Levine Toilolo has been an intriguing player for a while now for one, simple reason: He is very tall.
Despite his 6'8" frame, however, Toilolo has done very little in the NFL to this point as a fourth round pick out of the 2012 draft class. He's still very young (just 24 years old), but after three seasons and with his contract expiring after the 2016 season, his time to make an impact (and a case for staying) in Atlanta might be running out.
Let's look at Toilolo's year and what lies ahead for the tall (did we mention tall?) tight end.
Another quiet season
Toilolo was effectively the starter in 2014, but managed only 31 catches for 238 yards and two touchdowns, disappearing for long stretches of the game and not proving to be the red zone asset many of us hoped he would be. Heading into 2015, Kyle Shanahan and company determined they needed a new #1 option at tight end and signed Jacob Tamme to a multi-year deal, with Tony Moeaki latching on as veteran insurance.
Toilolo was again active in all 16 games in 2015 and turned in an improved year as a blocker, which is absolutely to his credit. With Tony Moeaki cut before the year began and only getting back onto the field for the Falcons late in the year, though, Toilolo was the #2 tight end almost all year and proved to be almost a complete non-factor in the passing game, winding up with just seven catches for 44 yards and no touchdowns. Again, the height and soft hands he displayed during his college career at Stanford simply haven't translated into the NFL, and Toilolo was properly used in 2015 because of that.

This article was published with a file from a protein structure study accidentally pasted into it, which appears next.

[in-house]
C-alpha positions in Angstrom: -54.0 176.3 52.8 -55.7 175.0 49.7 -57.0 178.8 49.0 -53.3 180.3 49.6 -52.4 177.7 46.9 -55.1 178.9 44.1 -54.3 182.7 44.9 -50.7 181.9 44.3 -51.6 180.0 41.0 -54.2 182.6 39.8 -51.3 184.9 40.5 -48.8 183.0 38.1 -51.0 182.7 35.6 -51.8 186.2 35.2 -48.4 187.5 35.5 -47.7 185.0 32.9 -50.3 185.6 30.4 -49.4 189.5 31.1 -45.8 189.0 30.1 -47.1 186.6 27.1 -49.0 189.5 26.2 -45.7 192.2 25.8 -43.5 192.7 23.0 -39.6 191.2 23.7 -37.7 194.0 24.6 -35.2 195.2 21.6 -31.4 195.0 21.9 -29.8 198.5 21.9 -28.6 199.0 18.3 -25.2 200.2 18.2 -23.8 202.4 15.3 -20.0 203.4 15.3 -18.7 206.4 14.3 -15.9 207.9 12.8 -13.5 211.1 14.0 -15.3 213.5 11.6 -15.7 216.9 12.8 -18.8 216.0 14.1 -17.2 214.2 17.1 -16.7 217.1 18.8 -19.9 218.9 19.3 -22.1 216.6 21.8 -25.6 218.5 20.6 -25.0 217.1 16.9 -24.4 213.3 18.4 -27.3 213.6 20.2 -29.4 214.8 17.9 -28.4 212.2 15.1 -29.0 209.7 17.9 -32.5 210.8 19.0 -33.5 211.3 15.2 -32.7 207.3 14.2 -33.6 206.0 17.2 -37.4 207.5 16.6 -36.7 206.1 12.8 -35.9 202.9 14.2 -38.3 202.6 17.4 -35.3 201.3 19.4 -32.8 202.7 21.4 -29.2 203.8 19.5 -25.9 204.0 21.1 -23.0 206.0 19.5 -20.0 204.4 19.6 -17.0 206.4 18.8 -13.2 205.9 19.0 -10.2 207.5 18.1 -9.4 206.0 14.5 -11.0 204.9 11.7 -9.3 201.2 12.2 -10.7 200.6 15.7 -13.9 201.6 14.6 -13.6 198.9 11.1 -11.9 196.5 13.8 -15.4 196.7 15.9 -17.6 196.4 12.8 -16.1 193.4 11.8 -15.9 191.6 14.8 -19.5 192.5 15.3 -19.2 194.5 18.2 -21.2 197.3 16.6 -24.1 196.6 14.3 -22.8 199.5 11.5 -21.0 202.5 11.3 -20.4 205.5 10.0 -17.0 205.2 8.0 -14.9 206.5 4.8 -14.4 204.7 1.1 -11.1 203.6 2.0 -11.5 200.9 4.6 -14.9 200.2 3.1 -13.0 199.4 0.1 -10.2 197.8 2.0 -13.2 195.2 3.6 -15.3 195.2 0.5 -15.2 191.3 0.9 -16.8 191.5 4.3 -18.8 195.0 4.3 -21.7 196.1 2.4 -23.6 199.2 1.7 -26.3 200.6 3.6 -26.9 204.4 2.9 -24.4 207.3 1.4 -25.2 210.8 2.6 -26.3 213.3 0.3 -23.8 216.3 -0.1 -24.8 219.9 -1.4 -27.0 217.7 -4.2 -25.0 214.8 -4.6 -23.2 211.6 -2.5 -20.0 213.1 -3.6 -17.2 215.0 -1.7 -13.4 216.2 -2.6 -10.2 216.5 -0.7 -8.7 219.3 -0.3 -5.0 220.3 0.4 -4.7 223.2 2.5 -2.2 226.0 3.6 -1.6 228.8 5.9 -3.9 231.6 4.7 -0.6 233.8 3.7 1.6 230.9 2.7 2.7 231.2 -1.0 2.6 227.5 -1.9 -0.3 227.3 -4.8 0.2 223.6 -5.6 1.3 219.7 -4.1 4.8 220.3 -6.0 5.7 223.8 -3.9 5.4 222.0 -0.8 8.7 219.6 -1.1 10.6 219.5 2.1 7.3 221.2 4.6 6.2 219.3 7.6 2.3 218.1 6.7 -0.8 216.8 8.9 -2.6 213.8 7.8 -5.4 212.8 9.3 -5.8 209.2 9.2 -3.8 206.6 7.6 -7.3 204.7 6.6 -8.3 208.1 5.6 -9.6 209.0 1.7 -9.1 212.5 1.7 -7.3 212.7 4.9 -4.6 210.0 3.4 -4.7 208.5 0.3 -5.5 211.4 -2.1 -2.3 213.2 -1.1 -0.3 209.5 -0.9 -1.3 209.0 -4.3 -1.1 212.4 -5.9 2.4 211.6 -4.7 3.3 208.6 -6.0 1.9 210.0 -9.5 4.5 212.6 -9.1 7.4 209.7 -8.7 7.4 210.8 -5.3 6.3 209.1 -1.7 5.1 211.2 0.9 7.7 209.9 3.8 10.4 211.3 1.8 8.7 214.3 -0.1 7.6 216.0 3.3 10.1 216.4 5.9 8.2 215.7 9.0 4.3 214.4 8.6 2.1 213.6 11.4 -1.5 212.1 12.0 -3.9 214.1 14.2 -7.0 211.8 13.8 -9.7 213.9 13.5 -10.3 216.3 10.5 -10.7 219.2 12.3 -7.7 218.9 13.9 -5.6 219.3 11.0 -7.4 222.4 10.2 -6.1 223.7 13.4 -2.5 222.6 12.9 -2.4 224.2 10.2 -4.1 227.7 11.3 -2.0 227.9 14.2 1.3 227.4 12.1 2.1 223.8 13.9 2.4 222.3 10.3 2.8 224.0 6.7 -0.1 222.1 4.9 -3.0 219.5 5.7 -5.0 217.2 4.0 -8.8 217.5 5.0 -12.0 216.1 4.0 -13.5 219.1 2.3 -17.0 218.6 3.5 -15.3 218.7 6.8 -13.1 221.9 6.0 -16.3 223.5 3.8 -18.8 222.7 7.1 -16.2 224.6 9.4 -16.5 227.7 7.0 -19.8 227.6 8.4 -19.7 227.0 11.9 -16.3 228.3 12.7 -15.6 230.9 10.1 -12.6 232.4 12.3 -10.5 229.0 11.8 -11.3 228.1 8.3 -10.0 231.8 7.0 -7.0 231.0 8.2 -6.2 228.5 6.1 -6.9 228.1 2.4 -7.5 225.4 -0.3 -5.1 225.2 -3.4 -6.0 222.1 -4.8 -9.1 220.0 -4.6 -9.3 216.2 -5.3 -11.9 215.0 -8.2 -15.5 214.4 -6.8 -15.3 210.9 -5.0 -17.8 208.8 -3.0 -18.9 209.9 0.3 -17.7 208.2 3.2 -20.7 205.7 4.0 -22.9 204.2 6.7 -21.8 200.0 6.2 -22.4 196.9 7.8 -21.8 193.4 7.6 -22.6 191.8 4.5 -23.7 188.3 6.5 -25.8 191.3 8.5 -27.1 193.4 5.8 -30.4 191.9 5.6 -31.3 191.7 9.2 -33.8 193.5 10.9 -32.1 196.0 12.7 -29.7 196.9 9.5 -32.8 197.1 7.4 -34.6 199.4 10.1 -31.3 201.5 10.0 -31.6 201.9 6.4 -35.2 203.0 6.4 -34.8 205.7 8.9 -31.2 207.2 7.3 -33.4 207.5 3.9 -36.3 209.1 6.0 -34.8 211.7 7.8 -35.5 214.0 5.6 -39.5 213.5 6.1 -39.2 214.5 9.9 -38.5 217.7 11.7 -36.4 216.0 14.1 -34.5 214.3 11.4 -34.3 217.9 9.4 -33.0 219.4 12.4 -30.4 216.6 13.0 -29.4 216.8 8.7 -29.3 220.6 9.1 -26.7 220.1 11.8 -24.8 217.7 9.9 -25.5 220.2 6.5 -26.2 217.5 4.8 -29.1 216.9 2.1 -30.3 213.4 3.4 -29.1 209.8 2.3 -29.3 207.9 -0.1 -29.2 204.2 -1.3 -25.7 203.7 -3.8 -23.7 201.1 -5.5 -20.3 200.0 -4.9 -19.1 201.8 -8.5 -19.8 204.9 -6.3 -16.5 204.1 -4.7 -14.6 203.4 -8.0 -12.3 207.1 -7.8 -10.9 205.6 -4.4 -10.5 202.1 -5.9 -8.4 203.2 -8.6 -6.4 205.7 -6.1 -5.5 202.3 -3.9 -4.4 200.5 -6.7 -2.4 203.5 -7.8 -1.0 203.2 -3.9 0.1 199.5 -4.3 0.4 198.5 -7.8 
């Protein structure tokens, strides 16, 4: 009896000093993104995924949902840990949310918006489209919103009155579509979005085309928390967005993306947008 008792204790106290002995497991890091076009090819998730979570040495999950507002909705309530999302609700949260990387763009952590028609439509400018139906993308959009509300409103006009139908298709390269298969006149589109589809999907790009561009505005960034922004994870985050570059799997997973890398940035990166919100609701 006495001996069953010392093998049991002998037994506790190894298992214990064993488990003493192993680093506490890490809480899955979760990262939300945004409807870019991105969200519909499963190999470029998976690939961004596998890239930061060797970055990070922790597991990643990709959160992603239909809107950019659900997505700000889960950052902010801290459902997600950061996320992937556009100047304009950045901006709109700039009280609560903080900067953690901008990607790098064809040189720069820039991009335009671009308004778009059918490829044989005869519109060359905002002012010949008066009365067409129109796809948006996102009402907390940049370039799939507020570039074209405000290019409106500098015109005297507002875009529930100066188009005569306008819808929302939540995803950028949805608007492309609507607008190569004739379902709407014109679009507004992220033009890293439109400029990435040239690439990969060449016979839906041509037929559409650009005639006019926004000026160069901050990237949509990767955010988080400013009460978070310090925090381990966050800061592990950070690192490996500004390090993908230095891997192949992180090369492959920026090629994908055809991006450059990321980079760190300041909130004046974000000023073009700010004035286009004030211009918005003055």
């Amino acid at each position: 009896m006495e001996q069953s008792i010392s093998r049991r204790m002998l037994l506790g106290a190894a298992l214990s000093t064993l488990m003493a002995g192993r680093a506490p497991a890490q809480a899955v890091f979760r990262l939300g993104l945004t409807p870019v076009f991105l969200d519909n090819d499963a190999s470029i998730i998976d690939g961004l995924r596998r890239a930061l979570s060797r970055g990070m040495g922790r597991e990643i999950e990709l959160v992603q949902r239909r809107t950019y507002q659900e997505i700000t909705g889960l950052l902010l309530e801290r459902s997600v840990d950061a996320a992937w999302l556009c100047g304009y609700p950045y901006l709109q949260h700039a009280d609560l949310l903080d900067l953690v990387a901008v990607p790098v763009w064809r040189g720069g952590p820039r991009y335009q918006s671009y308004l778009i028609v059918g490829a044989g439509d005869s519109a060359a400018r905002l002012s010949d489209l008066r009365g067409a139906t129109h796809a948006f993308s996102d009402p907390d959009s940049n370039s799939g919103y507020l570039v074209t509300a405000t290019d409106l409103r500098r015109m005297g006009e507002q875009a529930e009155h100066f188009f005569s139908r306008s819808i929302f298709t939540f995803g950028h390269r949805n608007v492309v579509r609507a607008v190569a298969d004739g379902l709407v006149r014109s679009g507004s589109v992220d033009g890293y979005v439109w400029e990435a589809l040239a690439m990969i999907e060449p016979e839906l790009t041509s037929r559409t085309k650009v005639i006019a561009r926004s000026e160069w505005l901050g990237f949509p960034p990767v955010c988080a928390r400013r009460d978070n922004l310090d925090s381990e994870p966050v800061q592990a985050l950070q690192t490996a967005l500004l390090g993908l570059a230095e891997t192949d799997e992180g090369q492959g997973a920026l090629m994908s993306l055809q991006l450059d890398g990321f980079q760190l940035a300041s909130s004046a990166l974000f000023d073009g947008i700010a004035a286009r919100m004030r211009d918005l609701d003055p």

Because we now have three NFL seasons to judge, it's pretty fair to say that Toilolo would need to take a major step forward as a receiver and route runner to truly make an impact in 2016. He's cheap and at least a competent blocking tight end, so he'll have a role on this team as the second or third tight end again in 2016, but he can't be counted on to suddenly emerge as a red zone threat, and I wouldn't expect the Falcons to prioritize re-signing him after this coming season, when I can see them effectively blowing up the tight end position and trying to add young talent.
Toilolo's fortunes will likely depend on whether Atlanta drafts a tight end this year, and whether they like Moeaki enough to keep him around, considering Tony Milwaukee is by far the better pass catcher. He'll be backup, and we hope he'll finally break out.